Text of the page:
Two-time cancer survivor credits early detection
Oct. 13, 2023 -- Beth Hisle's cancer experiences were so different from each other there isn't much to compare but one similarity: Early detection was key.
The two-time survivor beat breast cancer in August. Had it not been for scheduling her annual mammogram, the pea-sized mass might have gone undetected.
A switchboard operator at Reid Health - Connersville, Hisle had scheduled an annual visit following her night shift. With the Radiology Lab located on campus, getting the mammogram was easy.
"I thought it was going to be just a normal, routine wellness mammogram," Hisle said.
Then she received her results in MyChart reporting a spot had been found on her right breast.
"It alerted me a little bit," Hisle said.
Uncertain about what she was reading, she waited until her doctor's appointment later that day to ask about the results.
"He thought it might be a cyst, but he wanted to wait to see," Hisle said.
A second mammogram and an ultrasound confirmed breast cancer. Until then, Hisle had been cancer free for 19 years and 5 months.
Her first cancer was detected in November 2003. She and her husband, Jimmy, had been married for 14 years and were trying to have children. A biopsy was ordered to help determine why the couple hadn't conceived. Without a family history of cancer, it wasn't on Hisle's radar to expect such a diagnosis, yet the biopsy detected uterine cancer.
Within two weeks of the biopsy, Hisle met with a surgeon before she was scheduled for a full abdominal hysterectomy. A three-day stay in the hospital to begin recovery followed.
"It was caught early. It was, as they described it, a fist-sized ball mass in the middle of my uterus. There was nothing in the lymph nodes, so no chemo or radiation would be required," Hisle said. "I was cancer free."
Once home, Jimmy was there to help her mend from the surgery that had required a six-inch incision starting from above her navel. He encouraged her to follow the doctor's instructions and took care of her and whatever needed to be done.
"He has always been there with me," Hisle said. "Whatever I need, he's got it. I definitely found the needle in the haystack when I found him."
Her only follow-up was to have a pap test every three months.
Other than that, it was over. All in a matter of two weeks.
The second cancer was different.
"The first one I was told what was going to happen and it did. It was so fast I hardly had time to digest I had cancer," Hisle said. "This time it was a longer period, more detailed, and I needed radiation."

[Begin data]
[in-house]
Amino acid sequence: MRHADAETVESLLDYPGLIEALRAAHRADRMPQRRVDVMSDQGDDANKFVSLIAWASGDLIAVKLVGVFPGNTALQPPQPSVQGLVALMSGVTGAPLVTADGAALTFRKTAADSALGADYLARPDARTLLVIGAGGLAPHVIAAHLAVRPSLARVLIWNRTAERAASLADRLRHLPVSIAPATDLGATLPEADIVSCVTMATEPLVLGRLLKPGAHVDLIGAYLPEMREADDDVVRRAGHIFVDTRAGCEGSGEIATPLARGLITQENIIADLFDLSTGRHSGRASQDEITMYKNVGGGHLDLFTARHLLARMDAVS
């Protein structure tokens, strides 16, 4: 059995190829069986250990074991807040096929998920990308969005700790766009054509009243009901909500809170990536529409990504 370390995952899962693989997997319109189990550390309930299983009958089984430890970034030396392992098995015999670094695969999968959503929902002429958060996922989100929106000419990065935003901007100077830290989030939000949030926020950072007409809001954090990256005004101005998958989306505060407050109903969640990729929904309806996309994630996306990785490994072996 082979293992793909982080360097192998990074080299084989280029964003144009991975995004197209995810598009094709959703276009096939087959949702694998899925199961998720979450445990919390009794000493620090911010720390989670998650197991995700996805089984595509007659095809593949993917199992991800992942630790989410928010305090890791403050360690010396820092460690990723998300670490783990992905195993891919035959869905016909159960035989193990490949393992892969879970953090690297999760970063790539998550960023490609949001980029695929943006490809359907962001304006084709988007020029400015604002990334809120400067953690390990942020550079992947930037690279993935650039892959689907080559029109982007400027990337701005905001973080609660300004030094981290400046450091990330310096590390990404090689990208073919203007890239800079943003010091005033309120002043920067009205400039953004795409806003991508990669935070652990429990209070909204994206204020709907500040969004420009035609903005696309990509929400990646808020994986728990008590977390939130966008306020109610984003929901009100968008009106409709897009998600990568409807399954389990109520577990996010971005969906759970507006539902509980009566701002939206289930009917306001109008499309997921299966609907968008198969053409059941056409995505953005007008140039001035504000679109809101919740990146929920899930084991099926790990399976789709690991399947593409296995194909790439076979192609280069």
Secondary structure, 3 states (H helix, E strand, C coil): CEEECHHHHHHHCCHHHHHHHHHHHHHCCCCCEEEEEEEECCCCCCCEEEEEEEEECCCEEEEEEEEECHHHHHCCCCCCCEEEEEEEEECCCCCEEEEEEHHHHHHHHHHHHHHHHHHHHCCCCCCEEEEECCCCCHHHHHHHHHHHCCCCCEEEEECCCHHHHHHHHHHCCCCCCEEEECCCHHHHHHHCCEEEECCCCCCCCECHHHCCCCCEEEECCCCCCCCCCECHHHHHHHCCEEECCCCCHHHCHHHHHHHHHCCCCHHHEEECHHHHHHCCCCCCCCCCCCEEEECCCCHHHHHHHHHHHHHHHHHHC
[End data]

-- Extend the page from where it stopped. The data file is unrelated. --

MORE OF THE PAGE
Following the second mammogram and ultrasound, Hisle met with a cancer nurse navigator at Reid Health Oncology. General Surgeon Christopher Moore, MD, ordered a biopsy to check the mass.
"I was nervous and scared because this was totally different than my first round," Hisle said. "With this one, I had a lot more questions and a lot more anxiety. I told one of the nurses in the Breast Center I was more nervous with this one because of the not knowing."
Although a Reid employee, Hisle didn't know everyone involved with her treatment. She received reassurance and answers to her questions from those she met, making the process easier than she had anticipated, she said.
The care team provided more than cancer treatment; they provided a caring touch during the toughest times.
"The nurse was patting my hand while they were doing my biopsy," Hisle said.
The second round of cancer included more tests, more surgery, meetings with three oncology doctors, and 20 radiation treatments.
Instead of two weeks, it spanned five months.
"Cancer has tried twice to take me out, but I'm not going to let it," Hisle said.
In August, Hisle rang the bell signifying her final treatment. The celebration was twofold: There hadn't been a celebratory ending to her uterine cancer 20 years earlier.
"I actually felt kind of cheated the first time. It was done, over, and I didn't have to go through radiation and chemo," Hisle said.
This time she feels like a cancer survivor having battled through the soreness, sickness, emotions, and healing.
"I may have had cancer, but it's not going to have me," Hisle said.
There by her side to ring the bell was Jimmy. Later, he took her to dinner. The Fayette County couple will celebrate their 34th anniversary on Oct. 28.
When Hisle shares her journey with cancer, she uses the hashtag #cancersux. The message she continues to carry after her first diagnosis is preventive screenings are effective.
"Early detection is
key. It sure was for me. Both times," Hisle said.